The Rock River Basin covers nearly 3,800 square miles of South Central Wisconsin (click on map to the left). Shaped by the last glacial episode, this rolling landscape was once covered by thick woodlands interspersed with oak-savanna, prairies, wetlands, and numerous streams and lakes.

Today, the Rock River and its numerous tributaries thread their way through this landscape that spreads over 10 counties inhabited by more than 750,000 residents. Urban centers include Madison, Janesville and Beloit as well as smaller cities such as Waupun, Watertown, Oconomowoc, Jefferson and Beaver Dam. Although the basin is experiencing rapid growth, it is still largely rural in character with agriculture using 62.5% of the land area. The basin enjoys a healthy economy with a good balance of agricultural, industrial and service businesses.

Recreation and wildlife abound on over 150 lakes and impoundments, the Rock River which spans nearly 300 miles, and on 2325 miles of streams. The Horicon Marsh is an internationally recognized wetland and bird sanctuary.

Most of the basin’s surface waters are exposed to runoff pollution from both agricultural and urban land uses and many are exposed to waste water discharge pollution as well. Only a few surface water bodies within the basin are rated as excellent quality. Stream channelization, building of drainage ditches and draining of wetlands have contributed to flooding problems.

All of the drinking water in the basin is supplied by private and municipal wells. The quality is generally excellent, but some areas are contaminated with agricultural and industrial chemicals. Protecting our groundwater from future contamination is a must.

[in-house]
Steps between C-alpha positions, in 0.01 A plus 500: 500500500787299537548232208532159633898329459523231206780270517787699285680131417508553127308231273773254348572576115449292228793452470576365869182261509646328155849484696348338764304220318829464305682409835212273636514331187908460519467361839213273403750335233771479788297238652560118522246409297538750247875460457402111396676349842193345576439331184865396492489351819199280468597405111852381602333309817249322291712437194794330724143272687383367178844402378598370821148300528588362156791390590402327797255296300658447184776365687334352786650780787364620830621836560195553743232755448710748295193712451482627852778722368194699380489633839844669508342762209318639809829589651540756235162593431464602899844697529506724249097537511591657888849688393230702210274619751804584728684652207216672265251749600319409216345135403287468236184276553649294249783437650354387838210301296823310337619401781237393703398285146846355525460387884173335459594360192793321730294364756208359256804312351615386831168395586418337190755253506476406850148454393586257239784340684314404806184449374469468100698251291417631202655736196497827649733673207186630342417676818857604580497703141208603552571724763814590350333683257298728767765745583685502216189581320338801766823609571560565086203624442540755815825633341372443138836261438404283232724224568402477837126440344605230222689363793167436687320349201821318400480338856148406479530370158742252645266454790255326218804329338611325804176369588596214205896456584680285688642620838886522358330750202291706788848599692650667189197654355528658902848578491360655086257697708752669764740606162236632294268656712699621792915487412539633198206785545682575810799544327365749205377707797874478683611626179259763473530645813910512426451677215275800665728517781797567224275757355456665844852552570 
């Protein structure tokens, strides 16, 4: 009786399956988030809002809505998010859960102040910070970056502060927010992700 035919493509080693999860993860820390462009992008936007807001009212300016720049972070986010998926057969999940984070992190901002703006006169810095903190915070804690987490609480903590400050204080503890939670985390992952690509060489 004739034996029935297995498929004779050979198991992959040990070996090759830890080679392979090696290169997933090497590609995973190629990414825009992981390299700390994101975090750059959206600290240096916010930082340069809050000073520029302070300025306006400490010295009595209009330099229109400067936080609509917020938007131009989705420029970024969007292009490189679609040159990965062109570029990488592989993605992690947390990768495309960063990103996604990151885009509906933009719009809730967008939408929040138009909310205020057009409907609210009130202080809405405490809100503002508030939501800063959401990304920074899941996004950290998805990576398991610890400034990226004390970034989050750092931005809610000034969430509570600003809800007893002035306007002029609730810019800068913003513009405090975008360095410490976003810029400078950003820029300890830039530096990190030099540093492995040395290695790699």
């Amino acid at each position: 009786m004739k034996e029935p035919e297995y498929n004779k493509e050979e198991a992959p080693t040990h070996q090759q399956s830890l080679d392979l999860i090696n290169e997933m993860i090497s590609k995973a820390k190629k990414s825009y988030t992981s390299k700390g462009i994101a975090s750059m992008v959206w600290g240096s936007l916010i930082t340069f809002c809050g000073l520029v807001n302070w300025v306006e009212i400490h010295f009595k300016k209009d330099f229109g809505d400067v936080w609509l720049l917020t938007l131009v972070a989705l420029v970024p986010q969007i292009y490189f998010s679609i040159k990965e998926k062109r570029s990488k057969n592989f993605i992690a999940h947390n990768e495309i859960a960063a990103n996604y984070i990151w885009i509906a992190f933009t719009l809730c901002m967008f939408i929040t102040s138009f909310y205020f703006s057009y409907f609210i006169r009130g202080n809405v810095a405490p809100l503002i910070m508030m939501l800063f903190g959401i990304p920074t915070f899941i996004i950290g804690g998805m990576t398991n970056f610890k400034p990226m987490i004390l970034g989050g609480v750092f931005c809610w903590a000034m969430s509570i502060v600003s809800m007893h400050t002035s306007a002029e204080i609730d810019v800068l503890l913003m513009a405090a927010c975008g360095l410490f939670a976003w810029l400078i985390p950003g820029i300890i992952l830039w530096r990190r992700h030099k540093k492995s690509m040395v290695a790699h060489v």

The basin has a long and rich history of Native American culture. Every major prehistoric Indigenous Tradition known to Wisconsin has been represented in the archeological record at Horicon Marsh and other areas. The archaeological records and oral traditions of current tribes indicate this depth of time. Modern landscape features, such as the effigy mounds built by the Woodland People from 500 B.C.E – 1100C.E, are a visualization of the deep history in which this land has been inhabited. The Ho-Chunk, Meskwaki (Sac & Fox), and Potawatomi inhabited the Rock River corridor and the surrounding countryside through the mid-1800’s when they were dispossessed of their land. These cultures still persist and reside on this land.

When we think about how to improve our economy or environment, or preserve our cultural or historic resources, we need to think beyond political divisions such as village, town or county. In Wisconsin, efforts to protect and preserve local resources have often been successful when focused on the watershed or river basin level.

The river basin idea helps us to understand how activities — from farming to modern industry to urban development — are directly related to our natural resources. The water quality in a community is a direct reflection of the activities that take place on the land. Similarly, the quality of our waters has a direct impact on our other resources such as wildlife, recreation and business and urban development. Economy, ecology, community — all are linked in the natural concept of a river basin.

The Rock River and its tributaries provide the surface water conduits that link together the communities, businesses and individuals that reside within the basin .

“Rivers have a way of connecting people. Everyday we send a message downstream.” ~Steve Hanson

The Rock River Coalition, in turn, provides a conduit that links the citizens of the basin and enables them to cooperatively address the issues and concerns that affect our quality of life.

For more information about water quality in the basin go to:

Rock River TMDL Report
Upper Rock River Basin
Lower Rock River Basin